|September 5, 2019|
ON THIS DAY IN 1986, FLIGHT ATTENDANT NEERJA BHANOT DIED SAVING THE LIVES OF PASSENGERS ON PAN AM FLIGHT # 73: She was just two days short of her 22nd birthday.
Flight #73 originated in Mumbai and was ultimately bound for New York. It was initially carrying 394 passengers, 9 infants, 19 Indian flight attendants and an American pilot and co-pilot.
During a stopover in Karachi, four heavily-armed hijackers—part of the Abu Nidal Organization–stormed the plane. Alerted to the hijacking, the pilot and co-pilot escaped from the cockpit via the Inertial Reel Escape Device, thus leaving the aircraft immobilized on the ground.
Realizing that the plane was pilotless, the hijackers sought out an American passenger, eventually singling out a 29-year-old Californian named Rajesh Kumar. Kumar was ordered to kneel facing the front of the aircraft with his hands behind his head. They threatened to kill him if Pan Am’s negotiators did not send them a flight crew immediately.
Bloodthirsty and dissatisfied with the speed of the negotiators’ response, the chief hijacker shot Kumar in the head and dumped him onto the tarmac. He died before he reached the hospital. Thereafter, they told the negotiators, a passenger would be executed every 15 minutes until a pilot was produced.
The hijackers then turned to purser Neerja Bhanot, who remained calm and collected even when a gun was put to her head. They demanded that she and the flight attendants under her control collect the passports from all passengers. Believing that the hijackers intended to kill the more than 40 Americans on board, she had the flight attendants hide some of the American passports in the seats and dumped the rest of them down the rubbish chute.
For a time, the hijackers considered executing a British national instead, but ultimately did not.
Meanwhile, Bhanot surreptitiously handed a passenger the instructions, hidden in a magazine, for how to open the door and deploy the slide in case the opportunity arose.
The hijackers were stymied. By late evening, the auxiliary power unit shut down, causing all but the emergency lights to come down. At that point, the hijackers tried to set off the explosive belt one of them was wearing. If they’d been successful, they could have blown up everyone on board. Instead, the explosion was rather puny. Immediately, they began shooting their guns and throwing grenades. With bullets ricocheting off the walls, passengers were dying everywhere.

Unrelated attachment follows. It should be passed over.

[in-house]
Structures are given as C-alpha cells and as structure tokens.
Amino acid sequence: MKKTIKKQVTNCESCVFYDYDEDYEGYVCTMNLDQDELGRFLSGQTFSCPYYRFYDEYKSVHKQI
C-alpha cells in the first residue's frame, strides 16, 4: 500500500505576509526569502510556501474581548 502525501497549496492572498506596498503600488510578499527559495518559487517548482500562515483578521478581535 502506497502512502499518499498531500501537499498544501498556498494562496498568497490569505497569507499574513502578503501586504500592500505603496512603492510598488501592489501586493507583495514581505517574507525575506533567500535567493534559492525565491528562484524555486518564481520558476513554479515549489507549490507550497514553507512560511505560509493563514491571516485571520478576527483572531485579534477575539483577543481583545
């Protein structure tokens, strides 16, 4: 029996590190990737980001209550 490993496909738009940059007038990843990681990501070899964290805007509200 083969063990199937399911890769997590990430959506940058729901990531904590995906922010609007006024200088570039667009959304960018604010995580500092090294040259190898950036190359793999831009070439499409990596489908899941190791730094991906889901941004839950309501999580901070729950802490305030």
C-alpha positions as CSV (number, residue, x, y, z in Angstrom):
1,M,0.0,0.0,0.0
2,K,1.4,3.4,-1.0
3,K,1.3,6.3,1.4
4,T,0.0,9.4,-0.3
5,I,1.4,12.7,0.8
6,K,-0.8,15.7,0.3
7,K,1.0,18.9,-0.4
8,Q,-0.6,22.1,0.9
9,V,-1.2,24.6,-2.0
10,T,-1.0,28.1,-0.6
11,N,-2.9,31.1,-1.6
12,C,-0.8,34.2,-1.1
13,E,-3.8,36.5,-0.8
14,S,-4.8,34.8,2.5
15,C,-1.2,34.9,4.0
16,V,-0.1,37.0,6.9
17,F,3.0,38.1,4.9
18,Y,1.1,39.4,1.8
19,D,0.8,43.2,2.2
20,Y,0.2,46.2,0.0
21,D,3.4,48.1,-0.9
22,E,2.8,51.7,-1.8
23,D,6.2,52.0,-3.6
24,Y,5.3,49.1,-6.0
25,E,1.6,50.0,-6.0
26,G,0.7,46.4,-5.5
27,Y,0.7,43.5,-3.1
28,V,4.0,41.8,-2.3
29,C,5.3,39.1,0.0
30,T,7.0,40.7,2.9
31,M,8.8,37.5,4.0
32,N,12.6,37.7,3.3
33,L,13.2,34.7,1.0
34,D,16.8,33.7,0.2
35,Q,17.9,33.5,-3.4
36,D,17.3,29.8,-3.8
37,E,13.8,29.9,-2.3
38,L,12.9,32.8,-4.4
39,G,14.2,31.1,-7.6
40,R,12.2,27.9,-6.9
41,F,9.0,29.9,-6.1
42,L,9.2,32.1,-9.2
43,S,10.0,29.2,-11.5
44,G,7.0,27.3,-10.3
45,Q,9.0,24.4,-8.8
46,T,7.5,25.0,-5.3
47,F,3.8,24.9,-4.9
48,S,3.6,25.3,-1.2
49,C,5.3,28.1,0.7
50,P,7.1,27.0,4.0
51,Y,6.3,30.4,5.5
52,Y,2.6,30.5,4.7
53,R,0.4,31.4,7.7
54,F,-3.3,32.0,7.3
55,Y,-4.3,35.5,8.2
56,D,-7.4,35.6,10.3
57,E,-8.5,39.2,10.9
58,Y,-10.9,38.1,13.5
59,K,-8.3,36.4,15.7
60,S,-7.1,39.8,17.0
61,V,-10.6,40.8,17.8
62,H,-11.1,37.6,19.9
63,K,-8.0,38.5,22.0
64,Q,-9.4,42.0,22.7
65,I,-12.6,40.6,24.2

In the bloody melee, Bhanot was able to open one of the aircraft doors. She could have escaped herself, but instead one-by-one she assisted passengers out the door. She died as a result of wounds suffered shielding three children from the hail of bullets.
(The passenger who had been slipped the instructions by Bhanot got his door open too and was able to deploy the slide. So Bhanot gets credit for causing two doors to open.)
Sources differ slightly on the number of dead and injured. I am going with 22 dead, including Bhanot, and 140 injured. Without her, the carnage likely would have been a lot worse.
All four hijackers were arrested, convicted and imprisoned in Pakistan. In late September 2001, Pakistani authorities released the chief hijacker, but he was picked up by American law enforcement authorities shortly thereafter, apparently with the blessing of the Pakistani government. He is currently serving 160 years in a federal prison in Terre Haute, Indiana. His fellow terrorists were released in 2008 over the objections of the United States. One was reported dead in a 2010 drone strike, but his death is unconfirmed.
A movie called Neerja was made about Bhanot’s heroism in 2016. (Unlike most real-life figures portrayed by gorgeous actors or actresses, Neerja Bhanot was drop-dead gorgeous herself. But beautiful or not, she had the right stuff.)
Rest in peace, Neerja. Americans in particular have reason to thank you.